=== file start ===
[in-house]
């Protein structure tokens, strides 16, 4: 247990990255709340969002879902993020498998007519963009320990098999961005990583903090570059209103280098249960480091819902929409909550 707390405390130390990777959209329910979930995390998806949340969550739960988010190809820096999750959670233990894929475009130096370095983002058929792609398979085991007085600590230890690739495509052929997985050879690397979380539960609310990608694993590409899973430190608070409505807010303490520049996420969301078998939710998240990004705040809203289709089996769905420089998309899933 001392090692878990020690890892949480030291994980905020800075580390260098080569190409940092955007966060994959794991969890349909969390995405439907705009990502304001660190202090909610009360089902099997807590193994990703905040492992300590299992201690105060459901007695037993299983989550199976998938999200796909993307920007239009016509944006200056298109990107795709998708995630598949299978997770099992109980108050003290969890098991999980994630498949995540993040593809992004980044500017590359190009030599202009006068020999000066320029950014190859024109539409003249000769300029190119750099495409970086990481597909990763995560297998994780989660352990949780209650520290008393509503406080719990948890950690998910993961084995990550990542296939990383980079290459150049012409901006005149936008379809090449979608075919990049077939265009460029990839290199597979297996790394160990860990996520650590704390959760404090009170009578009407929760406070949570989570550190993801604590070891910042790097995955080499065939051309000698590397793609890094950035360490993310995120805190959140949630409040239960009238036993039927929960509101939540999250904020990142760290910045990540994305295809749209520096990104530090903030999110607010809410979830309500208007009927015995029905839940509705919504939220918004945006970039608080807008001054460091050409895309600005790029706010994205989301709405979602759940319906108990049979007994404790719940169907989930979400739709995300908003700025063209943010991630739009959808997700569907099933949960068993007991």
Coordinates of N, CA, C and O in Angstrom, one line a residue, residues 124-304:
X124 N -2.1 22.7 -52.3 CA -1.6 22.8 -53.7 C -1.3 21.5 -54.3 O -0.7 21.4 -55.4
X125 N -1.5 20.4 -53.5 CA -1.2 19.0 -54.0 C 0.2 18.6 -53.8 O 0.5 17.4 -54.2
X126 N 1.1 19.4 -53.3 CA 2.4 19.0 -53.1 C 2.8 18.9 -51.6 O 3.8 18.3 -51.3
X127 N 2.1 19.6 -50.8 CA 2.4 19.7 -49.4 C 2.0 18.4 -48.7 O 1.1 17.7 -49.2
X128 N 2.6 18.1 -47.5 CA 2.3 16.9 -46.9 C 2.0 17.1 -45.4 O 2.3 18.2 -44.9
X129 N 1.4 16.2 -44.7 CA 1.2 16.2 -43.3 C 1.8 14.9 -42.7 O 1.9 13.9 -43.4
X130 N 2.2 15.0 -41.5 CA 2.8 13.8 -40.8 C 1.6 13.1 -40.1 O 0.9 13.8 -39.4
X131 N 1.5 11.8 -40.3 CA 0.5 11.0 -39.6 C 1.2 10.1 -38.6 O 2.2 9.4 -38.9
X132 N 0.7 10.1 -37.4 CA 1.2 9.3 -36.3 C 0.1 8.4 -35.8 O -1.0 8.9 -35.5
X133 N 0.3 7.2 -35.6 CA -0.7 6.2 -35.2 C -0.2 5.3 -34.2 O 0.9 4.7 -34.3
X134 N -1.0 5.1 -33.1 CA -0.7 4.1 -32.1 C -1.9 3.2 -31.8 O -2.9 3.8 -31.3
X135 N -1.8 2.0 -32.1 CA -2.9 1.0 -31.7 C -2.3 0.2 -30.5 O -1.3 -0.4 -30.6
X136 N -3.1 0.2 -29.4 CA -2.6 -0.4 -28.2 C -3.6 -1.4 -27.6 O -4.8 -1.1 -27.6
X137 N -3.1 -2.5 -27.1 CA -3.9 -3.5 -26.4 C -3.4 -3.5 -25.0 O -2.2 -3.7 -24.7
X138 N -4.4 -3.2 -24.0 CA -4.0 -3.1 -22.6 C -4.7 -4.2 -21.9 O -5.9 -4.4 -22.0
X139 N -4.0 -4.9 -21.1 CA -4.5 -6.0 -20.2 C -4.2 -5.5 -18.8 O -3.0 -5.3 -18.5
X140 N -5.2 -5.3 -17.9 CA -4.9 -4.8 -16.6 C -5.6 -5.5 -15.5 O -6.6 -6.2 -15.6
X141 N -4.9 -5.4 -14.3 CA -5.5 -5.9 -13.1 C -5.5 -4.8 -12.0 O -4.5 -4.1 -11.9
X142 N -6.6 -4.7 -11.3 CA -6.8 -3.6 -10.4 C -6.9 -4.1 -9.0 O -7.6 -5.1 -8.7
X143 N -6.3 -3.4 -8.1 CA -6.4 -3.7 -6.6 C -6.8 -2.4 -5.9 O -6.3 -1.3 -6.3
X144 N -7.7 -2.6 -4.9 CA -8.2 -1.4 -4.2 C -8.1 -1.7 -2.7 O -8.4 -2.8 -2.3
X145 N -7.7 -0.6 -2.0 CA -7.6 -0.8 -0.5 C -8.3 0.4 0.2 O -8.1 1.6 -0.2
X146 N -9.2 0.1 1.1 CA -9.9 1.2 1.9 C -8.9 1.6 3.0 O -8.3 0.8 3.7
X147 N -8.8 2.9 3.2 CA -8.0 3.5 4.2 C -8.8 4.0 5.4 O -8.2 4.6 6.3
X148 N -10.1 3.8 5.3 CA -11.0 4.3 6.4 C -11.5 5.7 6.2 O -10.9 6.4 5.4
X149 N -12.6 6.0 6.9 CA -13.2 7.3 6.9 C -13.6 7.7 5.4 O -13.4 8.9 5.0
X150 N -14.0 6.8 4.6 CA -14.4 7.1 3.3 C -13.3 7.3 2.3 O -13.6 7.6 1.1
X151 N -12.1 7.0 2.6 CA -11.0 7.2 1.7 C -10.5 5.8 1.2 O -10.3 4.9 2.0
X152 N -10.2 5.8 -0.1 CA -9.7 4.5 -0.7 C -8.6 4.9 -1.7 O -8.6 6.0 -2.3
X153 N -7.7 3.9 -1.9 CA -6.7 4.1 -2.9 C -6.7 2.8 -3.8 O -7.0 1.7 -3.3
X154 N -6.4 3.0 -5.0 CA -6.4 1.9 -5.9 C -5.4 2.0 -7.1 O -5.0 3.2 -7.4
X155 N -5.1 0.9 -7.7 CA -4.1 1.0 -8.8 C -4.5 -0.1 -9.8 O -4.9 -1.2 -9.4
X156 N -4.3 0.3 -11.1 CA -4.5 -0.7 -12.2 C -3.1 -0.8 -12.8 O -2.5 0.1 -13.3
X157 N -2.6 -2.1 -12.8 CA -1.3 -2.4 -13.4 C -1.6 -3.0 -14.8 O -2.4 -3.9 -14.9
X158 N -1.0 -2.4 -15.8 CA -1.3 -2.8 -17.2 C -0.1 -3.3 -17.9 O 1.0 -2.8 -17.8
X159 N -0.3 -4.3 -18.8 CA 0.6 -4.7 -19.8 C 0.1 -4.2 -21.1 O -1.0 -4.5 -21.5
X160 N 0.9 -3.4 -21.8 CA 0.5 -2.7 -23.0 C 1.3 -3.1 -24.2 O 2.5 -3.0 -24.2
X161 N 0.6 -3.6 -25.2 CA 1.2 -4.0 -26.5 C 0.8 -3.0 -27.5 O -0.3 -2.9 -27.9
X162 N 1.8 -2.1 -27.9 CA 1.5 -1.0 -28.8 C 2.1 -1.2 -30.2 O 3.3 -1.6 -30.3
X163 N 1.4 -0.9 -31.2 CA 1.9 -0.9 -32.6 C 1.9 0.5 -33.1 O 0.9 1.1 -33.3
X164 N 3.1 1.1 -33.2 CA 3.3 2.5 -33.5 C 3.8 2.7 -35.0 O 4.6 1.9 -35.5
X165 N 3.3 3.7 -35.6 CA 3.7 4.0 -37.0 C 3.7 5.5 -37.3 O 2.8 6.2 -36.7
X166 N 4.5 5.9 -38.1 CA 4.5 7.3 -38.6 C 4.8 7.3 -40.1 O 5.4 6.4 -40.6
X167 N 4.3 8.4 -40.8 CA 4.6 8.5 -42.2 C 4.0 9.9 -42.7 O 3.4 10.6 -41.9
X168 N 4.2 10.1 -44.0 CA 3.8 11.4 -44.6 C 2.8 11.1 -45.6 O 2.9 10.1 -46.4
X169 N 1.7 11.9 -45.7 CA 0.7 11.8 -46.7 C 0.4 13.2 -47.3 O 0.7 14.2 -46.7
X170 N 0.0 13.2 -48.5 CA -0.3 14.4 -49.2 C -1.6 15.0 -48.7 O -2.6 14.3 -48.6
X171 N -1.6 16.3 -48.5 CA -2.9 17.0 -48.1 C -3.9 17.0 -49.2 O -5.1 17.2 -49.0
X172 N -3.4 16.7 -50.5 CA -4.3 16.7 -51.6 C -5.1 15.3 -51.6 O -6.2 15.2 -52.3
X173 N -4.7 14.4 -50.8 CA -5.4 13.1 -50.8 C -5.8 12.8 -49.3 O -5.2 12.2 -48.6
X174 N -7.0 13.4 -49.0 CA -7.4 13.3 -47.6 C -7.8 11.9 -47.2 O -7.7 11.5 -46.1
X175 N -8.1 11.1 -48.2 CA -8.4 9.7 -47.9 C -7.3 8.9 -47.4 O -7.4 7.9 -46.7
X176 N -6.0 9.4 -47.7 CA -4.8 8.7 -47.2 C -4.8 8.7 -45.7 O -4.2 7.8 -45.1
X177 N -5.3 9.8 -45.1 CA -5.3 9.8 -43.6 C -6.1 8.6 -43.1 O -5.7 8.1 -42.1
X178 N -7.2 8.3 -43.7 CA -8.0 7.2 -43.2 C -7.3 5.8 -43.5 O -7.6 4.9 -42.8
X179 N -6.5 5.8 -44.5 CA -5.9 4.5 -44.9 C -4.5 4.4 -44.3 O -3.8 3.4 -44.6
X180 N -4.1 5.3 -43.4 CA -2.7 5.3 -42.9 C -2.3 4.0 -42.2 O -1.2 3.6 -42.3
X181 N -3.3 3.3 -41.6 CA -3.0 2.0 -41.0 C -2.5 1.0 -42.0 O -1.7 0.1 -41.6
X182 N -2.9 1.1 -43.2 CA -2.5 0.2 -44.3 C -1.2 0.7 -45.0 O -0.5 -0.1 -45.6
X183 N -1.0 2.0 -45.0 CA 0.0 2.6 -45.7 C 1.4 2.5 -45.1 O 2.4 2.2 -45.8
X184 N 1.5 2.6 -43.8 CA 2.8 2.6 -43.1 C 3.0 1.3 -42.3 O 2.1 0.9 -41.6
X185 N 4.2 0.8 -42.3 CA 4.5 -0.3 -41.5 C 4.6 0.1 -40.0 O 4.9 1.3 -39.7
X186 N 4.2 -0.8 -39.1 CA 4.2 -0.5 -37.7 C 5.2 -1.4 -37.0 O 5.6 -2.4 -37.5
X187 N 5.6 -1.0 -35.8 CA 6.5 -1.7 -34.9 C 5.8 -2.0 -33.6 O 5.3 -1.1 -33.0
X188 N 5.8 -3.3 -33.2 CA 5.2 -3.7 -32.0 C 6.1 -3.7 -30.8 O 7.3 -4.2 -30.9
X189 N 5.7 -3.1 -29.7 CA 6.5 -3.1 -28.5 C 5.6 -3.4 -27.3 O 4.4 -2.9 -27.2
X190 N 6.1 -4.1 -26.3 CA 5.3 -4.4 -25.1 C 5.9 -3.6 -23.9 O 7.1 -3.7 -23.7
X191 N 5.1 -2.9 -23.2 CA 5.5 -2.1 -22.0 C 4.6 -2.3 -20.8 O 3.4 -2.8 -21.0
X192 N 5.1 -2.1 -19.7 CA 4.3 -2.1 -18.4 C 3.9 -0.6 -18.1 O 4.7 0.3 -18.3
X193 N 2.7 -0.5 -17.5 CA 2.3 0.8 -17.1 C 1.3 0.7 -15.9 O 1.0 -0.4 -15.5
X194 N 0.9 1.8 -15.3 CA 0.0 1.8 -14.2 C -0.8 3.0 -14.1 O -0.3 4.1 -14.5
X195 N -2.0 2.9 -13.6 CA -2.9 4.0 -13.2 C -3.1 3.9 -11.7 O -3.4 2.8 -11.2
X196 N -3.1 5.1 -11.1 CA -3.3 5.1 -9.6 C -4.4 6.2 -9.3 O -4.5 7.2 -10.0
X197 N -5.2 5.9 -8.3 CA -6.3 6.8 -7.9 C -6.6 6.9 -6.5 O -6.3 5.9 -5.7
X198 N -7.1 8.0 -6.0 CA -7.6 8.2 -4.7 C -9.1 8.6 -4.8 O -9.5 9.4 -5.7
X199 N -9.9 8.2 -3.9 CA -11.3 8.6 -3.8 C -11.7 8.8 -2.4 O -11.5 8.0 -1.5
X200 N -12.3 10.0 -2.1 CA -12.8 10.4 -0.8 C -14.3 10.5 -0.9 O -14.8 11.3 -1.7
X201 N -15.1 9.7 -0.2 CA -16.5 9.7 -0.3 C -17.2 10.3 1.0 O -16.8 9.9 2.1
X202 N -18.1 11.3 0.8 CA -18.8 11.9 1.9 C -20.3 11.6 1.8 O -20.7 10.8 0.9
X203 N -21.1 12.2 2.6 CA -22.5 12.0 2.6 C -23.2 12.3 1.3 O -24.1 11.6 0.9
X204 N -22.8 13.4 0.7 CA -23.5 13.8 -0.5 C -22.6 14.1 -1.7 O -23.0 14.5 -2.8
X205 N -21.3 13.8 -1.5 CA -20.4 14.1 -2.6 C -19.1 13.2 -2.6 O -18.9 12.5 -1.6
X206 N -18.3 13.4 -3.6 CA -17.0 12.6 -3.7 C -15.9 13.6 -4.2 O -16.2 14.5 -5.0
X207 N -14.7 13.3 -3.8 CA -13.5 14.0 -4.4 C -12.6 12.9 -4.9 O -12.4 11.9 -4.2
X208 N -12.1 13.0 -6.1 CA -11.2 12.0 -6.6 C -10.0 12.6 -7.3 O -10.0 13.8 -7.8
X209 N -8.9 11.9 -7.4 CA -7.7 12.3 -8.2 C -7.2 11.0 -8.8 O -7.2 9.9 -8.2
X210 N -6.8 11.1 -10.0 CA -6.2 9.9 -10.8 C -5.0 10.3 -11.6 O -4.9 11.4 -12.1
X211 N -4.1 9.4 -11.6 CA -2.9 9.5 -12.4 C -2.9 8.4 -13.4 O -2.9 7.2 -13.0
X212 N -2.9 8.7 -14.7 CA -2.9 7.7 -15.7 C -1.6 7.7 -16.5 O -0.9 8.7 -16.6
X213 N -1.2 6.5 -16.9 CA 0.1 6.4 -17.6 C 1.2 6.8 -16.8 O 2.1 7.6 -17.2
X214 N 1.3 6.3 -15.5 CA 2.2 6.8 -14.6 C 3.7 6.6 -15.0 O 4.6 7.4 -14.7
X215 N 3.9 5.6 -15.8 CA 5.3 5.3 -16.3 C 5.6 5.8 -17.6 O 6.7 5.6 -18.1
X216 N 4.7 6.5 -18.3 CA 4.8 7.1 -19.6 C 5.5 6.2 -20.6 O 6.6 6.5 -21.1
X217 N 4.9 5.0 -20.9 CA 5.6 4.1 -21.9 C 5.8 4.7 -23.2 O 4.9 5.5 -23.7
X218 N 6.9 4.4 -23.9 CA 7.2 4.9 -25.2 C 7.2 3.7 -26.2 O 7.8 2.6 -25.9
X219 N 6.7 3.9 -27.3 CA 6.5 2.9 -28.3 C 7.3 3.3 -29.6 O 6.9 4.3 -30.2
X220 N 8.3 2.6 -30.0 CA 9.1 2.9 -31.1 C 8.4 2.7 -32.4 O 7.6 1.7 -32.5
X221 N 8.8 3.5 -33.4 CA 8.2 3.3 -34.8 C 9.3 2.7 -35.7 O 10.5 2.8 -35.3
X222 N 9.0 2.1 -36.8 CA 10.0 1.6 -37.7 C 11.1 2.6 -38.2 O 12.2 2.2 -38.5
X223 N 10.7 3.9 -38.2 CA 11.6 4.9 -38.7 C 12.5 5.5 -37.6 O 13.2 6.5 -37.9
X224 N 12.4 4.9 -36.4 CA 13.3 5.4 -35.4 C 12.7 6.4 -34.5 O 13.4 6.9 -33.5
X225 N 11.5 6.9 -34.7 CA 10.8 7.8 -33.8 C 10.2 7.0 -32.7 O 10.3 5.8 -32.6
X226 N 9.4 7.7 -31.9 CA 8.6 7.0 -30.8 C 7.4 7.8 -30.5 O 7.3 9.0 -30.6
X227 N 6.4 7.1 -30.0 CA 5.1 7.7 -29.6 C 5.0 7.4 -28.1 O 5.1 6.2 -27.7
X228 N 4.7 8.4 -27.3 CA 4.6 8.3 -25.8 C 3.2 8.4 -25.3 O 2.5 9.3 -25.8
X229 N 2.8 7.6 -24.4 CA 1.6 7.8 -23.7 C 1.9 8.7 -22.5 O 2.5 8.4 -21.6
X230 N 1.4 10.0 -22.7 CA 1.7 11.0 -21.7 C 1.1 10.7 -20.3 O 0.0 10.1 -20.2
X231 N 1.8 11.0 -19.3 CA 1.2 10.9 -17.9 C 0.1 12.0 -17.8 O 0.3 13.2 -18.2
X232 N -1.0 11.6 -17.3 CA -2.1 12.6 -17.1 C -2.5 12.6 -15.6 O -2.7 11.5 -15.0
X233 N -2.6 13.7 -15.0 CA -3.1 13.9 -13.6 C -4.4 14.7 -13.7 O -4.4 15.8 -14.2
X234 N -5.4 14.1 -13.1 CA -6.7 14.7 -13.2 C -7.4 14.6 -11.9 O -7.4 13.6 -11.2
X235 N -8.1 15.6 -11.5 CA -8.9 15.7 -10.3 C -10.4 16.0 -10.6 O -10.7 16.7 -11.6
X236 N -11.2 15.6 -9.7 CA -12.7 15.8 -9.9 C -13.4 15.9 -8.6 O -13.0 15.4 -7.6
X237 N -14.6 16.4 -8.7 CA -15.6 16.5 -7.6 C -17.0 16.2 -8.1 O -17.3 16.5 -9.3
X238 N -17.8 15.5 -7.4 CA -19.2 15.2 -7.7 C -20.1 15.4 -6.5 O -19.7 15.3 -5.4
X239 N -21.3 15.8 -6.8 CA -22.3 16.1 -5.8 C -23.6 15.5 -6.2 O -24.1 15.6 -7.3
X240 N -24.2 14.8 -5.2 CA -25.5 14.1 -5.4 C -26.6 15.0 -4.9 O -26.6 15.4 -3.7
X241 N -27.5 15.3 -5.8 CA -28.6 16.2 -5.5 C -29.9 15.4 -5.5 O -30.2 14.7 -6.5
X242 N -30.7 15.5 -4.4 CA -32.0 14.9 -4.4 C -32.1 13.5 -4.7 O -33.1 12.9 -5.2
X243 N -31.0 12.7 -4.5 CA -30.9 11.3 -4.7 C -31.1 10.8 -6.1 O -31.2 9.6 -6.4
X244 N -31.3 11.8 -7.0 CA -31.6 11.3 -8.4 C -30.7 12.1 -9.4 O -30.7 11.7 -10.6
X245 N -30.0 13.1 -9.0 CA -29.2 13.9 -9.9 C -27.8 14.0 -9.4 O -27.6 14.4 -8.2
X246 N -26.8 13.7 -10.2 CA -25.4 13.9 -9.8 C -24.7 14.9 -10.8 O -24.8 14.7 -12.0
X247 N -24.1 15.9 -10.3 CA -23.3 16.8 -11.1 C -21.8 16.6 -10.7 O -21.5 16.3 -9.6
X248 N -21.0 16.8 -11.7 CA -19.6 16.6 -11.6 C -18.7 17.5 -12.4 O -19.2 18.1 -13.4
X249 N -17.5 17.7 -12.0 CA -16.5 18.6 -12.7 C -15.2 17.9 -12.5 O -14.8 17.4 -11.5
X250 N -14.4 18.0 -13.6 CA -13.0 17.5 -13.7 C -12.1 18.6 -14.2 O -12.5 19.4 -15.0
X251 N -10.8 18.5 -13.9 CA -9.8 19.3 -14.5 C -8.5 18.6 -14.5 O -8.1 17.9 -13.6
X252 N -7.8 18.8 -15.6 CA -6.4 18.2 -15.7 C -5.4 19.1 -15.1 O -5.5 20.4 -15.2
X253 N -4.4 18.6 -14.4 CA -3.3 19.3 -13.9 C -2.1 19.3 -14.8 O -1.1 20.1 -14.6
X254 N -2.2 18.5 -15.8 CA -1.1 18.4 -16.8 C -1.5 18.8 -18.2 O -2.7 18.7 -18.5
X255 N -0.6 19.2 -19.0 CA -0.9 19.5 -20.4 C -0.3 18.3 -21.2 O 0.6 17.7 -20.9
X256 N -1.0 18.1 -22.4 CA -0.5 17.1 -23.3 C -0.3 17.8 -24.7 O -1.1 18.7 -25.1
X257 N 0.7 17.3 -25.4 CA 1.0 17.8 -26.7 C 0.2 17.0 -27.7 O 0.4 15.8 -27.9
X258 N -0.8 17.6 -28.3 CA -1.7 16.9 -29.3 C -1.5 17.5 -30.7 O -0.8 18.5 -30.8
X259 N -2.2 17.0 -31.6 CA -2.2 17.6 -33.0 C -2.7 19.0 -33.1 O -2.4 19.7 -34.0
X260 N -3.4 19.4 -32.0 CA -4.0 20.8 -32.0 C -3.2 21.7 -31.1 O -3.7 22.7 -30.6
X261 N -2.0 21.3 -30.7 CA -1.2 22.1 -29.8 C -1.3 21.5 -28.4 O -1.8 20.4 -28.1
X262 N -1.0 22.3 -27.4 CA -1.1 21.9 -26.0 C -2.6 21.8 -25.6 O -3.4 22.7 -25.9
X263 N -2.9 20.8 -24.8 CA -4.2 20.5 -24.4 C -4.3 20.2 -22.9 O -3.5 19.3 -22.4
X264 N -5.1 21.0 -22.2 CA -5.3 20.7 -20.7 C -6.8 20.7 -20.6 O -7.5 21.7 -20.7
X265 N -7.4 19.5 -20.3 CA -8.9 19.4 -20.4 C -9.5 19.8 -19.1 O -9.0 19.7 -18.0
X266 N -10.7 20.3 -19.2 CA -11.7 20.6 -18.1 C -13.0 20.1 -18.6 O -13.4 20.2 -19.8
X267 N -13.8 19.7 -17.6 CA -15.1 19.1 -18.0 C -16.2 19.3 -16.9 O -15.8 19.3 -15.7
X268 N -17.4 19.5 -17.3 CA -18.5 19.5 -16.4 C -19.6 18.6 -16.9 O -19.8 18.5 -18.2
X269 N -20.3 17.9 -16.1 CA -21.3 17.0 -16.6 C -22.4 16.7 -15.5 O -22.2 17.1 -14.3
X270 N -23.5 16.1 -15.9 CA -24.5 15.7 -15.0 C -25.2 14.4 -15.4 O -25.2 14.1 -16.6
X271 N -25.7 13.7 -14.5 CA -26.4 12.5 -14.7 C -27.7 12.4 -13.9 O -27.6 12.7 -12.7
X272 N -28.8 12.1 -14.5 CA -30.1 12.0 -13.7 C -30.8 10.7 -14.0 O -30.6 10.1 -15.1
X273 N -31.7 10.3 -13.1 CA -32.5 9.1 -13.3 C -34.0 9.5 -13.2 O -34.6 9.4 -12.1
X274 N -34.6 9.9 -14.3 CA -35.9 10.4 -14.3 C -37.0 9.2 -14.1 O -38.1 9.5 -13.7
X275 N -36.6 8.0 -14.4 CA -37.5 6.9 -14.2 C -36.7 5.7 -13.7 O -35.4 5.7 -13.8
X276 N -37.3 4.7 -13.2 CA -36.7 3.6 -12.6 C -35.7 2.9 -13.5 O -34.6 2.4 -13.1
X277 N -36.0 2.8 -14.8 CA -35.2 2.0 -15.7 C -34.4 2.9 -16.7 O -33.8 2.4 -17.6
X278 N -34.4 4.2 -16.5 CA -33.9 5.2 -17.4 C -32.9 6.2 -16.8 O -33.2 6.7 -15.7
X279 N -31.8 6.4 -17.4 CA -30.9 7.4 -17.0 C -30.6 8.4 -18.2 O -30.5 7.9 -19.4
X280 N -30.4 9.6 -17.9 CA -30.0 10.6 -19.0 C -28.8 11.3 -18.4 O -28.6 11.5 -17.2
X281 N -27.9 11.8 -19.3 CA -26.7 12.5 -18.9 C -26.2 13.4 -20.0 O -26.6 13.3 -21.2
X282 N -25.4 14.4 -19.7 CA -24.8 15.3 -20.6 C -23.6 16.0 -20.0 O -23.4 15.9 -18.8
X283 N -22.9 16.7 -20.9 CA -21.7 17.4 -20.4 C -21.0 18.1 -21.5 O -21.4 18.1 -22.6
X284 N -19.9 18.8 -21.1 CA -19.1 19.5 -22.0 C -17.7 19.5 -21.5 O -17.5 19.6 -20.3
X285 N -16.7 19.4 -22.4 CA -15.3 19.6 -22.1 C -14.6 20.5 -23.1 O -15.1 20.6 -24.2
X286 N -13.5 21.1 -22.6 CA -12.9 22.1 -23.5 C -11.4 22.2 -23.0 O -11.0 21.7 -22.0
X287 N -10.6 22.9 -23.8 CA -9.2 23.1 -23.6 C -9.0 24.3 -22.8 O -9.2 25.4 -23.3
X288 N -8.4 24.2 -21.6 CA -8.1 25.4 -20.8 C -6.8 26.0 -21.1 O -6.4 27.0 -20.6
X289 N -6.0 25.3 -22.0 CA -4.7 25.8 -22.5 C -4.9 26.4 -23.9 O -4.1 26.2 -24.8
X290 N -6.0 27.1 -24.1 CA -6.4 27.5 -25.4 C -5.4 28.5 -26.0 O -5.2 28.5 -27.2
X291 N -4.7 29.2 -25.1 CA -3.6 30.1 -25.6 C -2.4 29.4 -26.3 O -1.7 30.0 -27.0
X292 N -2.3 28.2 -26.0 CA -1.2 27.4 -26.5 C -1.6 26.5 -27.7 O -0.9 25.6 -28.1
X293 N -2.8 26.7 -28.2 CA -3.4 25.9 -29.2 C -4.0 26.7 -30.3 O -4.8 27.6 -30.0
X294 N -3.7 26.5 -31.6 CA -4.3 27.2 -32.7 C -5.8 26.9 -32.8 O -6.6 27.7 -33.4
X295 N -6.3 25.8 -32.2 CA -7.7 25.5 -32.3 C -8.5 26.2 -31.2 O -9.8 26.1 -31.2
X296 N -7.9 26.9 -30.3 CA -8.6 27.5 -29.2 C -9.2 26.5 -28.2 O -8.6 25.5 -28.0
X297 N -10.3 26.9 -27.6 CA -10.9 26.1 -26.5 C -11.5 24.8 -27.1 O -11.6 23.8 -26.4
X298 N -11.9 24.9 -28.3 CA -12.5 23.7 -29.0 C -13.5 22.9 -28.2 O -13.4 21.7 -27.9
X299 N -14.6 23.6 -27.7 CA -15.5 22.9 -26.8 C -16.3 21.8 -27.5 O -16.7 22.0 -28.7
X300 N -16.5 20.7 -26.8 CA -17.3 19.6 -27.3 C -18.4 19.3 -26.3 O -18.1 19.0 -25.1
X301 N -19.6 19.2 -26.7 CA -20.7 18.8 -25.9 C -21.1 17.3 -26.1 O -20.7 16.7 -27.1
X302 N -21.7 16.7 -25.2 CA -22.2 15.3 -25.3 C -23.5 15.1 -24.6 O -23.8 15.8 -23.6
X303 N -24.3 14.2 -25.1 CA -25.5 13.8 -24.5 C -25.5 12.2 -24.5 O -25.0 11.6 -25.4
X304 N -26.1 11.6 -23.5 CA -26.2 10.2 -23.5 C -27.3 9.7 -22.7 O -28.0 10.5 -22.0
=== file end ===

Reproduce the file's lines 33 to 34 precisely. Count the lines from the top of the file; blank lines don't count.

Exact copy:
X153 N -7.7 3.9 -1.9 CA -6.7 4.1 -2.9 C -6.7 2.8 -3.8 O -7.0 1.7 -3.3
X154 N -6.4 3.0 -5.0 CA -6.4 1.9 -5.9 C -5.4 2.0 -7.1 O -5.0 3.2 -7.4